Created: Dec 08, 2018 2021 08:00
Intimidating perspective: independent candidates in the 2012 general elections on the steps of Parliament. From left to right, Cornell Fubler, Gershwyn Smith, Roderick Simons, Cindy Swan, who has spoken on behalf of her husband, Kim Swan, David W Burch and David Petty. None succeeded in the general election that followed
The Bermuda independents issue continues to surface from time to time. Mainly online, and often in reaction to the politics of the day, making it difficult to determine if there is a serious and growing groundswell for such a change or if it is just the fanciful expression of ‘a shared romantic notion.
I am inclined to believe that it is more the last than the first.
There is little evidence that concrete action is being taken. Without surprise. It will take hard work. Voters will need to be convinced that a set of Independents will serve us and Bermuda better and more effectively than what we have now, which is essentially a choice between two political parties and which one they put forward for election.
The irony is that the move to independents will also require organization and coordination – two of the very attributes that are a distinguishing but key characteristic of political parties and that help determine their success, or not, at the polls.
Does that sound intimidating? That is – in the absence of more widespread political will to make it happen.
First, there is the weight of history. The advent of political parties in Bermuda in the 1960s and their organization led to long overdue advances on many critical fronts. The change followed when Bermuda moved from representative government to responsible government under the 1968 (and current) Constitutional Order. Progress was made possible in large part by a simple organizational push, first through the training of the PLP and, lastly, by the UBP in response.
This brings us to the second point. Organization is also necessary to run a government. Political parties, for all their imperfections, have on the whole proved to be effective decision-makers. It is a force that should not be overlooked or taken lightly.
Take the current pandemic, for example. There were some tough decisions that had to be made, and made quickly, and they were. This proved to be a defining period for the administration of the PLP. Yes, there was dissent in the face of these decisions, as well as staunchly disgruntled voters who saw their divergent views as uninfluenced or voiceless, and therefore unrepresented. But the circumstances of Covid-19 demanded the opposite: a unified approach.
The strength of responsible government was thus underlined. The downside was also pointed out. But how a loose collection or network of independents might have reacted under similar circumstances will remain a matter of conjecture.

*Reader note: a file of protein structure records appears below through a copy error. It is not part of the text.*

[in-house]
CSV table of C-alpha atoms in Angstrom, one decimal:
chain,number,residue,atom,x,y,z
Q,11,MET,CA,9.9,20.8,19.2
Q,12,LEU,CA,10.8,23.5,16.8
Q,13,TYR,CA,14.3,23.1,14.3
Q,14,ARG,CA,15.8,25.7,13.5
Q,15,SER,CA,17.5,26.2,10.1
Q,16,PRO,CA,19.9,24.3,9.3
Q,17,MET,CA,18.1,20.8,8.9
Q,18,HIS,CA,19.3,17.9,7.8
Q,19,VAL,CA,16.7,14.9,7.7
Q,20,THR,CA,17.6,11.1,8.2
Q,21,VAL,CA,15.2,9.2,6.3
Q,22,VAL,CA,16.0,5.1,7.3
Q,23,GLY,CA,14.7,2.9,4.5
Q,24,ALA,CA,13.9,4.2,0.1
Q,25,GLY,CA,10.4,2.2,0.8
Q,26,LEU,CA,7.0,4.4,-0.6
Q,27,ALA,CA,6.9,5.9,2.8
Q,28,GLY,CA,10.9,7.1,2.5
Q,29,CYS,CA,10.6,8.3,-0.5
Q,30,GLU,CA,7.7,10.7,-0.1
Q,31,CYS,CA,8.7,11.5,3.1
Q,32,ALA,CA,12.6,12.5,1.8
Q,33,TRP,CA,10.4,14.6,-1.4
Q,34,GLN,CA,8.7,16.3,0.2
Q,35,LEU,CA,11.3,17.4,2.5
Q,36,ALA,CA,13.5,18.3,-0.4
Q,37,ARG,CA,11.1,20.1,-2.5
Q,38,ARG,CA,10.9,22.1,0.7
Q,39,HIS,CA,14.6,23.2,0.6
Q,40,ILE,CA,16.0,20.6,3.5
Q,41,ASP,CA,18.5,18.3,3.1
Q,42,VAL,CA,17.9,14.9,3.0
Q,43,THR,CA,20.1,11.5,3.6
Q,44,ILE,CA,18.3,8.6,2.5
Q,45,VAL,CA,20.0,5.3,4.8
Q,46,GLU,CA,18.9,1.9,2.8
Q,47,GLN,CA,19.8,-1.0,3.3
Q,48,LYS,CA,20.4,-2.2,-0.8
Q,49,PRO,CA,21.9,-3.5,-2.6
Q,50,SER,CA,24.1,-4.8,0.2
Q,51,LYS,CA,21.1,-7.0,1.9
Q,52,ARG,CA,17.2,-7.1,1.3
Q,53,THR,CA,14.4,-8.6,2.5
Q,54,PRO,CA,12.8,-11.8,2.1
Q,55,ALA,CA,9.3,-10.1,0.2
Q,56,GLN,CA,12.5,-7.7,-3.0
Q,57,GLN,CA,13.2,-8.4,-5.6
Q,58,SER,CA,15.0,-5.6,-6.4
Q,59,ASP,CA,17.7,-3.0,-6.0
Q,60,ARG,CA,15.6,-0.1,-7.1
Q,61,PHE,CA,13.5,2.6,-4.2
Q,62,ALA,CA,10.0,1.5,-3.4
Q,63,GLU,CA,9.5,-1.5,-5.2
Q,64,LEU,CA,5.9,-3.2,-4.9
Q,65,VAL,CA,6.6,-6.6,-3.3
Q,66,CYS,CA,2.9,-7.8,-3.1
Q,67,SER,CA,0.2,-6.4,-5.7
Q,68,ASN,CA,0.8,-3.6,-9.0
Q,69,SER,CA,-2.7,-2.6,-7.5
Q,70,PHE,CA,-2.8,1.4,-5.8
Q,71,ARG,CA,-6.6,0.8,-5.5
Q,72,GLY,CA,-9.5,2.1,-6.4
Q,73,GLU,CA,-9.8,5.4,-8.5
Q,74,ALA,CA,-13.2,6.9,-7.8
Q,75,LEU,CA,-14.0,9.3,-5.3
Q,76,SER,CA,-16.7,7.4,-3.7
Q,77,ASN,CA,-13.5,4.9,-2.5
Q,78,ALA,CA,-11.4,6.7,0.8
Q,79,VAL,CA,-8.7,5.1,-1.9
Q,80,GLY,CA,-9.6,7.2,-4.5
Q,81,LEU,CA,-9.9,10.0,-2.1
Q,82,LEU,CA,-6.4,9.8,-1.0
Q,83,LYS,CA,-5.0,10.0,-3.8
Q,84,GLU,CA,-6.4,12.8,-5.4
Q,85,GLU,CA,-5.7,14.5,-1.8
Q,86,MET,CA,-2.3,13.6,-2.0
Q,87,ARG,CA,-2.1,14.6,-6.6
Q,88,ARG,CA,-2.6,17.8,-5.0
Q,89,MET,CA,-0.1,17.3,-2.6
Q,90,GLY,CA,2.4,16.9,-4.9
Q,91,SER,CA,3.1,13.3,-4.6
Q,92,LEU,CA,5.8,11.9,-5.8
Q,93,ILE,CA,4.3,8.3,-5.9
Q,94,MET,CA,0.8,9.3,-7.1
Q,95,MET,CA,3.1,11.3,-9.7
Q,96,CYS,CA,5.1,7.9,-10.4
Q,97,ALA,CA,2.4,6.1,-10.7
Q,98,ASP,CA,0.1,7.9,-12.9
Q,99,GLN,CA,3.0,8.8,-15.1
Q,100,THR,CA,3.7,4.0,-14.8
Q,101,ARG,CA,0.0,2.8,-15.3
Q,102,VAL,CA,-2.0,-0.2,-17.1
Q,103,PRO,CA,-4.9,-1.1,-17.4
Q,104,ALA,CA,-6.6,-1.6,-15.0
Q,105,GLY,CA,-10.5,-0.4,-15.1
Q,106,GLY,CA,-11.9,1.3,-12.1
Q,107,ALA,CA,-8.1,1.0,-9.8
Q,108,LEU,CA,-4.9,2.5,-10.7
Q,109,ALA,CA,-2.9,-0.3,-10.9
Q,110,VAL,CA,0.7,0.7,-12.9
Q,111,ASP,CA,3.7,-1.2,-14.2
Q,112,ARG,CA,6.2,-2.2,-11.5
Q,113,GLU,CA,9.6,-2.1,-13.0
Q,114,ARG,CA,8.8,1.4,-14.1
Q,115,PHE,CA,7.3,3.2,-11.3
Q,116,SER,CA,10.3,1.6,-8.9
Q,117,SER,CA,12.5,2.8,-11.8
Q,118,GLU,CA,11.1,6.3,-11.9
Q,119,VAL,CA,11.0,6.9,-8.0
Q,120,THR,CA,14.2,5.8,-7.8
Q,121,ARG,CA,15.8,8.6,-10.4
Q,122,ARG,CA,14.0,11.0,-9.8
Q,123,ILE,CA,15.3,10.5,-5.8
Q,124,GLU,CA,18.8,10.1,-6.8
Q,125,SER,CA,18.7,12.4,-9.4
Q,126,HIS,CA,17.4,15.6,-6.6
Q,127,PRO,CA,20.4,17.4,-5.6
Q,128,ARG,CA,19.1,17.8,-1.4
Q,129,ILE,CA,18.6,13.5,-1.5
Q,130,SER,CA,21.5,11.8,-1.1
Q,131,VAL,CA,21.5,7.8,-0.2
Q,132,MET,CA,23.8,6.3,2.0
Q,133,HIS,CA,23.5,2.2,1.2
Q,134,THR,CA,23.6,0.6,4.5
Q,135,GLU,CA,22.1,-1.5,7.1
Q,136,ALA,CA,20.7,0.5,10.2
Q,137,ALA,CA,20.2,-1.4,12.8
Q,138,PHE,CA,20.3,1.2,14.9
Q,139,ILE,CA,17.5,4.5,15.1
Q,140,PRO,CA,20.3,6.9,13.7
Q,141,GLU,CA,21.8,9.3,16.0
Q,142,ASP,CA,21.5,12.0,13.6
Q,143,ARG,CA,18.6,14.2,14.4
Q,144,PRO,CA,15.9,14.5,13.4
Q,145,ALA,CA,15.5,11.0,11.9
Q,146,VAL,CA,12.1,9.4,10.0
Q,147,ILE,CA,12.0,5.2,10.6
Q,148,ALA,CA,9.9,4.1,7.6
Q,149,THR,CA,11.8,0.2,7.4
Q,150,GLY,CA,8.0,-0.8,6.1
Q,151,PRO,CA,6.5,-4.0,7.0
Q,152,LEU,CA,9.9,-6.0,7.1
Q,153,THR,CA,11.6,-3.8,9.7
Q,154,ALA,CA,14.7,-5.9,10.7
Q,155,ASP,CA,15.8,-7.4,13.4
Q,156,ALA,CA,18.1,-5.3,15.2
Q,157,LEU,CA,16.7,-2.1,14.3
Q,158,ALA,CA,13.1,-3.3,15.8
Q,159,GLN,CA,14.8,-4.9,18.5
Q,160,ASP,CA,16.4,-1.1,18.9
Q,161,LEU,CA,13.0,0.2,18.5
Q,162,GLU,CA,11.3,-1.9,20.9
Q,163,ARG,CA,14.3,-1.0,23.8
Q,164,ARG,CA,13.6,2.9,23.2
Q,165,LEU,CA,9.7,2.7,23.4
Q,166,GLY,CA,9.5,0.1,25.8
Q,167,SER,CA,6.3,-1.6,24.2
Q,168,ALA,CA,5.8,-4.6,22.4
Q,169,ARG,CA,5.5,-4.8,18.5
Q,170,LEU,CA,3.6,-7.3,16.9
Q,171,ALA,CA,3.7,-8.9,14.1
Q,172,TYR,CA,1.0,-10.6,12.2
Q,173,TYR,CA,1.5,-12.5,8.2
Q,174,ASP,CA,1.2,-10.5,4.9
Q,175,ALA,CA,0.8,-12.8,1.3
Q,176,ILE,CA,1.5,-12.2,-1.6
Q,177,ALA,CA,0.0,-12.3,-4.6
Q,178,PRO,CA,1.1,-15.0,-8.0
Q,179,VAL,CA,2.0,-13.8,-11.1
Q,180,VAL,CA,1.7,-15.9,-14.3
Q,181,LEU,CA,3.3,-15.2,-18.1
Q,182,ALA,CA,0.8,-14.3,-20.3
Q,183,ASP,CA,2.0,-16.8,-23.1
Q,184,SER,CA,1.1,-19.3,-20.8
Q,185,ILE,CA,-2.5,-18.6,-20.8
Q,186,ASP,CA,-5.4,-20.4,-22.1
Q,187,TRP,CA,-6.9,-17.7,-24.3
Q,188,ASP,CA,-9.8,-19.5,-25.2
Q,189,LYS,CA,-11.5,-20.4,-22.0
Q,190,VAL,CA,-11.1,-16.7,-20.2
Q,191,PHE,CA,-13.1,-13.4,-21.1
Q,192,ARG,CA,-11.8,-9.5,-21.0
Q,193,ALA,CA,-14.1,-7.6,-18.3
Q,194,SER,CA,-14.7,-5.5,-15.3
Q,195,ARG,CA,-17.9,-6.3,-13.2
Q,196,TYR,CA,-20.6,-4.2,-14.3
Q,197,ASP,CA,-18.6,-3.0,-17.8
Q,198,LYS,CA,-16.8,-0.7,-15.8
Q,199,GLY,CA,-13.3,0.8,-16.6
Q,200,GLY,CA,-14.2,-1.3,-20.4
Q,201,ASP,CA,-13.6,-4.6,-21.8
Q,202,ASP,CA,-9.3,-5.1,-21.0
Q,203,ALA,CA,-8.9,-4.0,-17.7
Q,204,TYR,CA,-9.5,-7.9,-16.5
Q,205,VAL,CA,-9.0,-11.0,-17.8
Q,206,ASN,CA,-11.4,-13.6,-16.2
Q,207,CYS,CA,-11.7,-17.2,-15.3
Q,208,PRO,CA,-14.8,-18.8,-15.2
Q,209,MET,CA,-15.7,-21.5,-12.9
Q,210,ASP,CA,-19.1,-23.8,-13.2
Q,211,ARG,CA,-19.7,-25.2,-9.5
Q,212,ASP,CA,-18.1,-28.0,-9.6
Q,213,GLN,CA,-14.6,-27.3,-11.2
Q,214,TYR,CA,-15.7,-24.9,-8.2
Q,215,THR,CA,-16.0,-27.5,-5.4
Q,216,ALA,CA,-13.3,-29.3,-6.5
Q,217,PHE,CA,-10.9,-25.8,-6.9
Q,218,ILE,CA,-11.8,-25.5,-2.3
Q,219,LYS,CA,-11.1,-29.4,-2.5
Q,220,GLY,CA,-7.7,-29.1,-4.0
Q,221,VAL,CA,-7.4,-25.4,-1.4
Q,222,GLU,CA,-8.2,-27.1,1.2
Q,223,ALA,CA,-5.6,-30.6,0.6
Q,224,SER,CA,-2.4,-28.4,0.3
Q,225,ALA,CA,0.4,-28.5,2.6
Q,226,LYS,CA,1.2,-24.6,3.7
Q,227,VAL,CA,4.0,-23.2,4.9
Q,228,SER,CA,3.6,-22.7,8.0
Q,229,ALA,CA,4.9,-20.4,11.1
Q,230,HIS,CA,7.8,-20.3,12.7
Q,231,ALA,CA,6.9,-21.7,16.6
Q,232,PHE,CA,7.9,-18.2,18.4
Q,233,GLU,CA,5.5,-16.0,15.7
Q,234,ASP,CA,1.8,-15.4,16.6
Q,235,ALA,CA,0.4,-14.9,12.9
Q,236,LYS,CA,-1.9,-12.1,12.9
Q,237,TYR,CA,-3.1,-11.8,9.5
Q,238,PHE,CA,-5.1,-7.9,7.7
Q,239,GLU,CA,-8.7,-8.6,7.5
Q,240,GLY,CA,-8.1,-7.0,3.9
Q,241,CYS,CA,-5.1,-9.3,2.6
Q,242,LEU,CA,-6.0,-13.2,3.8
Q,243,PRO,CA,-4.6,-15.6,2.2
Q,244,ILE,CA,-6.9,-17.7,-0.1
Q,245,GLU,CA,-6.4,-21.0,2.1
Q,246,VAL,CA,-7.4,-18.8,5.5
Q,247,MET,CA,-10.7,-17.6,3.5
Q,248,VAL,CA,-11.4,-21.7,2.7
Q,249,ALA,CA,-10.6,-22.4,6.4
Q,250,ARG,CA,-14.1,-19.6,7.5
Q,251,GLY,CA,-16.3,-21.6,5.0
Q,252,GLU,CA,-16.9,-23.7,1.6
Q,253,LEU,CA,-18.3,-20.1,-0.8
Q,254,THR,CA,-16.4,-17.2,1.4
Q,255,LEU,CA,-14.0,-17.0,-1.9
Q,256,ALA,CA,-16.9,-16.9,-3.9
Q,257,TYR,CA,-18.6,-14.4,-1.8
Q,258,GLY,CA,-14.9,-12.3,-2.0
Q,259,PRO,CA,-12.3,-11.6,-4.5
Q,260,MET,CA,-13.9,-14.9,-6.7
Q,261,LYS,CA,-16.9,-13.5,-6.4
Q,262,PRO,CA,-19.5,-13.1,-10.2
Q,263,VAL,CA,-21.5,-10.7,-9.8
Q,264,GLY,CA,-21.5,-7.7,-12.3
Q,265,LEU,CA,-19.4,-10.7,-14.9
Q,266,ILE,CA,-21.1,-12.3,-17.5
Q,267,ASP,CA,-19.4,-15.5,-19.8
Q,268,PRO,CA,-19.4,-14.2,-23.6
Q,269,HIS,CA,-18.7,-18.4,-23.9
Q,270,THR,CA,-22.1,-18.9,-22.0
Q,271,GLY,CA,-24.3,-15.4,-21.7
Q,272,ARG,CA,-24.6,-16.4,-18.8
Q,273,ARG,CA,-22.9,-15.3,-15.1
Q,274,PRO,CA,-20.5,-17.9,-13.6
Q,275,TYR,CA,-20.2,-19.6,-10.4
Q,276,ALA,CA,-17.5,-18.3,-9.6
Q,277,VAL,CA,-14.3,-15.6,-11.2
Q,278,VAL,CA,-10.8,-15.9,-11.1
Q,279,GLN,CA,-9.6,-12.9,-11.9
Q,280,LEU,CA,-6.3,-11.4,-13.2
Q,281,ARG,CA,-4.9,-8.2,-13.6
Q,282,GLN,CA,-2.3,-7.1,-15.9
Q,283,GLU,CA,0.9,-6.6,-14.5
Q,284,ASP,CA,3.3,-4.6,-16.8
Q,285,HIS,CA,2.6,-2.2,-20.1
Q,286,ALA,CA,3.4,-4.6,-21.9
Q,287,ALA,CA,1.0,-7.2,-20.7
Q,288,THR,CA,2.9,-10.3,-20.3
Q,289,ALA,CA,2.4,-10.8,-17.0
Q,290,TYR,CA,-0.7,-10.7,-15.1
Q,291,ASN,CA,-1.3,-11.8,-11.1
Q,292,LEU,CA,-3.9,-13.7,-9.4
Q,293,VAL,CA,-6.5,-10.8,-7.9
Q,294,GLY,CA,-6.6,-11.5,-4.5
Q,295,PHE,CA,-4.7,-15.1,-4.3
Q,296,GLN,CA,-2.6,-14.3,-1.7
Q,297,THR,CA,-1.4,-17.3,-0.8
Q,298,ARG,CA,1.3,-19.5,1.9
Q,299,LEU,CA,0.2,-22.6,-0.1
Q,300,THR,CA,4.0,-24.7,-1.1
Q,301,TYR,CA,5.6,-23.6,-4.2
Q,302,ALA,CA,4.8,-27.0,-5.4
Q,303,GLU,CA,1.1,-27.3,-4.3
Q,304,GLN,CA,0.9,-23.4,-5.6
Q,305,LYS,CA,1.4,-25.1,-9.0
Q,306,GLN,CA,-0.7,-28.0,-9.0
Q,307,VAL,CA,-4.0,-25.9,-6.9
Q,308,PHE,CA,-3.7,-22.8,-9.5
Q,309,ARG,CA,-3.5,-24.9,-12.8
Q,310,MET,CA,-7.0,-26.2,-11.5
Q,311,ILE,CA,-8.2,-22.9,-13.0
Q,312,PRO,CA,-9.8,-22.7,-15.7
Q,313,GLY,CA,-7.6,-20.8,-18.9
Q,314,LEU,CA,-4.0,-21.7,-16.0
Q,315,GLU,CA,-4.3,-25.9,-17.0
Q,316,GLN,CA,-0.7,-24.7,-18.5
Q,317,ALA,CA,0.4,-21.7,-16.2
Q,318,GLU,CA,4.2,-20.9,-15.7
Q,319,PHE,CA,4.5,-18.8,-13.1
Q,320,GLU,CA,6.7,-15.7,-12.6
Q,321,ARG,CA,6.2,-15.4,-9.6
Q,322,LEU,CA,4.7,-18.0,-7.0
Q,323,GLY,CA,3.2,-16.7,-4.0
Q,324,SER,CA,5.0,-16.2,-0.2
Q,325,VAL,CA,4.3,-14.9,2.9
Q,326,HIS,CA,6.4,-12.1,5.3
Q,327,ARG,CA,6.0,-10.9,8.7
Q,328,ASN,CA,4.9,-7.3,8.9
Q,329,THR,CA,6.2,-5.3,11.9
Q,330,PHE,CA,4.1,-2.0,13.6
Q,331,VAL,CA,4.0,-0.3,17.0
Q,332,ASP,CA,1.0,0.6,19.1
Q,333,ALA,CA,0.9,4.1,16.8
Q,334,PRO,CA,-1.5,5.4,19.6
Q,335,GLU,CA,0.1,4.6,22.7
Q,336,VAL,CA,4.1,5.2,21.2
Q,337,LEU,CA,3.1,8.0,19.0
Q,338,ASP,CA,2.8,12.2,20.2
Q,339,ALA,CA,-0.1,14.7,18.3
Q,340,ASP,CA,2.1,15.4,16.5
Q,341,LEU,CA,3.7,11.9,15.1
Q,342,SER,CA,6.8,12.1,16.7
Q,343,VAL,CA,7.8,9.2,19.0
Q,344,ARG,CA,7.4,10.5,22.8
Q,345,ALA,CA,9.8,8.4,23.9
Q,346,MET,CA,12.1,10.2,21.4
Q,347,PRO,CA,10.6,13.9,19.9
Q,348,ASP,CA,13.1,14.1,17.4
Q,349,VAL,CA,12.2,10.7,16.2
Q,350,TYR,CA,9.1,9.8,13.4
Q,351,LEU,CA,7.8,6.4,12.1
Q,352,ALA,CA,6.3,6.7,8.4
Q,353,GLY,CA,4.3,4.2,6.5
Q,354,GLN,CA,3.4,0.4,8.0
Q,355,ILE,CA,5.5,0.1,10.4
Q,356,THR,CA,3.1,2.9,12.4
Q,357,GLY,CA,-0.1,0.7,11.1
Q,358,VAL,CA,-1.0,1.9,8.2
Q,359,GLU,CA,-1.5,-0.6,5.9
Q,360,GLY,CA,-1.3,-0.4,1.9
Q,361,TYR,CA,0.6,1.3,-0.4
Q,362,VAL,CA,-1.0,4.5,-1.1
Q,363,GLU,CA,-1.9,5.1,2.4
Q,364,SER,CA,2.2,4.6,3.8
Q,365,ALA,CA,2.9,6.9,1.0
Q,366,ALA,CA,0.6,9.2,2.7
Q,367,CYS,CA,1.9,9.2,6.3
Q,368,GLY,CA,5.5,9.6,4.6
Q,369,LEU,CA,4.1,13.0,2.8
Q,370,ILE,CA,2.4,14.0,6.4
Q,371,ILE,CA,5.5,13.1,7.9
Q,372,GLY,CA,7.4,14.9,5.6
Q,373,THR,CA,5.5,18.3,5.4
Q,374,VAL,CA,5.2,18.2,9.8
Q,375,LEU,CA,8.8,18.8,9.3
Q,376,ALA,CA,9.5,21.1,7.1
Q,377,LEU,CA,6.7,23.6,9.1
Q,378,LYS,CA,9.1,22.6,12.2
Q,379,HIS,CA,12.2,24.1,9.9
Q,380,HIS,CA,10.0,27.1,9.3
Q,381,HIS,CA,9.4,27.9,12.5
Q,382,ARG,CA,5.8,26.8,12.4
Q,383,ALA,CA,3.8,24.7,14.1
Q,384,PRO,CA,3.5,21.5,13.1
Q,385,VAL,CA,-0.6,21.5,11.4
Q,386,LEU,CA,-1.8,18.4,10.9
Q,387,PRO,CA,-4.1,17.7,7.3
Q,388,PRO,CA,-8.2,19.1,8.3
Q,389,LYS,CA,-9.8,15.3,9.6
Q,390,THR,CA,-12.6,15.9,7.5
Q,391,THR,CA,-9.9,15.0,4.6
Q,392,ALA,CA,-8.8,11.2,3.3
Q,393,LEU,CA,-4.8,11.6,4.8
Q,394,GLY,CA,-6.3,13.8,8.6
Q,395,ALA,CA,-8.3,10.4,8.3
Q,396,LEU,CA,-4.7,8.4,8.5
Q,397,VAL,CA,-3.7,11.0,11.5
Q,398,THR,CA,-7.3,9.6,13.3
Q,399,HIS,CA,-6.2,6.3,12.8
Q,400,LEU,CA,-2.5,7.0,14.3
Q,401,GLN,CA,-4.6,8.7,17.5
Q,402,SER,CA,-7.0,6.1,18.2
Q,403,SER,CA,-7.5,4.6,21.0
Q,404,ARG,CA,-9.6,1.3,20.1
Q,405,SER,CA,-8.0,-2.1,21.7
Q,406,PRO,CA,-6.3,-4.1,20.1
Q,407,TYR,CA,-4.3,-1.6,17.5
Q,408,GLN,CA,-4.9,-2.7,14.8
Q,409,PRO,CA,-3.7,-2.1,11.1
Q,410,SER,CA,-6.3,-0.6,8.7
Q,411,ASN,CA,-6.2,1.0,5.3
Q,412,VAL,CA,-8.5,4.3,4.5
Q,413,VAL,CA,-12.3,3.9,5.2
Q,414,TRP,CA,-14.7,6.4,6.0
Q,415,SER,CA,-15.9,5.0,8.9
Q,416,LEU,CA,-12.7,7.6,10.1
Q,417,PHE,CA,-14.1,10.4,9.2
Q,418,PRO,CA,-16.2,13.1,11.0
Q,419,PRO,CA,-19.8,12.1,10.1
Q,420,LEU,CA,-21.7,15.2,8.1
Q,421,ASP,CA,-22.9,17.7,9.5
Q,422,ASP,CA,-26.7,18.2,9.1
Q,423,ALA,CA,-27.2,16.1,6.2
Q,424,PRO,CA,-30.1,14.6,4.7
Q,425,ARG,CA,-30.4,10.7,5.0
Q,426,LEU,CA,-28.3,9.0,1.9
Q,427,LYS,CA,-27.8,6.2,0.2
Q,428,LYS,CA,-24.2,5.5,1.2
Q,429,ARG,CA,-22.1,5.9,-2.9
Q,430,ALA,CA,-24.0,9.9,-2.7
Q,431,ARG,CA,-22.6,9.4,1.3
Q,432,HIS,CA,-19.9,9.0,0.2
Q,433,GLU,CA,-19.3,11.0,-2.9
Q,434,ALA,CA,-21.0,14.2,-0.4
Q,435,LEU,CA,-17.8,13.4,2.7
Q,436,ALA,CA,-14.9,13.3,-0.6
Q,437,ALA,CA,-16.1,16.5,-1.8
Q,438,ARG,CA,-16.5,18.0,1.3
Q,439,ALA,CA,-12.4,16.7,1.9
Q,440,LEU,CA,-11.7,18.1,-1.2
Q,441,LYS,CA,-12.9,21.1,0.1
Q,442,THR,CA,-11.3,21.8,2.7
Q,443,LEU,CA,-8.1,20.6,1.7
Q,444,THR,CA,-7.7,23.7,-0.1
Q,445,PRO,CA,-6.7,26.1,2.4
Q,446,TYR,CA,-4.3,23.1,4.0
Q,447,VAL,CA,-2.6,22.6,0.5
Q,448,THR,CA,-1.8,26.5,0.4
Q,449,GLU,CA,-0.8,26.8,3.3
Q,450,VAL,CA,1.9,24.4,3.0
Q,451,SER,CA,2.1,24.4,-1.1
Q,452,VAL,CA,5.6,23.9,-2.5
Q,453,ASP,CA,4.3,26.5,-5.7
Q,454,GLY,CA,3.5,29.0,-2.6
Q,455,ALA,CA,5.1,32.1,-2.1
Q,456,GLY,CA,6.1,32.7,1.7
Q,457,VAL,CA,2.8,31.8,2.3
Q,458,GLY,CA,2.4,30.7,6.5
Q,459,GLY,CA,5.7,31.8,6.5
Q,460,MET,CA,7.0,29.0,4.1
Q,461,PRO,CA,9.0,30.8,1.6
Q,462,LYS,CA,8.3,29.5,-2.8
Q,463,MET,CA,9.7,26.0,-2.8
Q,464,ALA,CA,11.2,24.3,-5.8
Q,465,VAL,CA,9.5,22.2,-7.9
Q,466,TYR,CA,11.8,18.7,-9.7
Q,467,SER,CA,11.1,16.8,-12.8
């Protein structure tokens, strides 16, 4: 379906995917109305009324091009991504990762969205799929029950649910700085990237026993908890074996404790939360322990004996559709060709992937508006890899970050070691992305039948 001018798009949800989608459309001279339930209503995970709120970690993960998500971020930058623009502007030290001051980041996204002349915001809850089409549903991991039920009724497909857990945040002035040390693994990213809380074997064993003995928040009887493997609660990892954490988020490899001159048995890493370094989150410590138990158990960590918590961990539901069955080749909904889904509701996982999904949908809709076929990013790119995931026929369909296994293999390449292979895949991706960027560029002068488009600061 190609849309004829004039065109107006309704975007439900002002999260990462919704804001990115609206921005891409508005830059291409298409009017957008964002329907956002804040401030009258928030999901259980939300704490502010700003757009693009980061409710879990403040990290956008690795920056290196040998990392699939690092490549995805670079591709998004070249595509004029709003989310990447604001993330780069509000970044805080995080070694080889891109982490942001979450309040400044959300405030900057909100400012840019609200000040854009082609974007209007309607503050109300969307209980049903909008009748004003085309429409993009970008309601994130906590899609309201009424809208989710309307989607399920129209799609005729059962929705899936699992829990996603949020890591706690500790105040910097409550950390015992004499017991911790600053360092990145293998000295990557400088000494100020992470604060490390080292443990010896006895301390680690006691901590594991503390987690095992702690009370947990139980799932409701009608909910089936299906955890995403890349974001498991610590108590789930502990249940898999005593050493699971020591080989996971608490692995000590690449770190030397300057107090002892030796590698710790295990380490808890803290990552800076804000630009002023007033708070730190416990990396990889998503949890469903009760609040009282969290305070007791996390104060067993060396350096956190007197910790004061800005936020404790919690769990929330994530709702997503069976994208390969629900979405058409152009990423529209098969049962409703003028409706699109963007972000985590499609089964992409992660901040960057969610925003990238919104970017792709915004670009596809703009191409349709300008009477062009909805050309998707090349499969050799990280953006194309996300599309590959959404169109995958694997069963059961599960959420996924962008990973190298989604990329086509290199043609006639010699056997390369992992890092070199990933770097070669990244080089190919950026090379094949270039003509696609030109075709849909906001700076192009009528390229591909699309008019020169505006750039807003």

Of course, a serious and early assembly is needed to make this even possible – and long before an election takes place. Here I’m going to borrow a line from the comedic George Carlin, a caustic wit but delicious in his day. “If you can’t beat them,” he said, “arrange to make them beat. “
Not easy that. Both parties are fairly well anchored in our political and parliamentary structure. It is difficult to imagine a position being abandoned or ceded.
This does not mean that there cannot be change, even from within. It will be up to individual members to begin to chart a new course.
I think of the words of the 18th century political philosopher Edmund Burke, who was also a member of the House of Commons for 30 years. He was a conservative, yes, but also an abolitionist, ahead of his time, who was not afraid to reverse the whip of his party. He even went so far as to introduce a bill prohibiting slave owners from sitting in the Commons.
Here is what he had to say to his constituents about his role as MP: “Your representative owes you not only his industry, but his judgment, and he betrays, instead of serving you, if he sacrifices it to your opinion. . “
Imagine that, if you can. Surely, and ultimately, like so many things in life, it’s all about balance.
A little postscript this week on the Senate where there are three so-called independents. They are called that because they are not required to follow a party line. The question has been raised as to whether there is a line of Government House, each of them before their nomination to the governor of the day. I am not aware. But I am aware of several occasions when they did not vote as a bloc.
There were also those rare occasions when they joined with the three opposition members in defeating a government bill, a cannabis law and before that the municipalities. Another comes to mind as well: It was in the 1990s, when a similar alliance thwarted the government’s legislative plan for telecommunications reform. The underlying idea then was that the Bermuda market was too small to compete and cell phones would not be successful. I am not joking.
Checks and balances are all well and good, but cases like these raise the question of whether it is fair that an unelected body can thwart a democratically elected government, even if not for more. one year.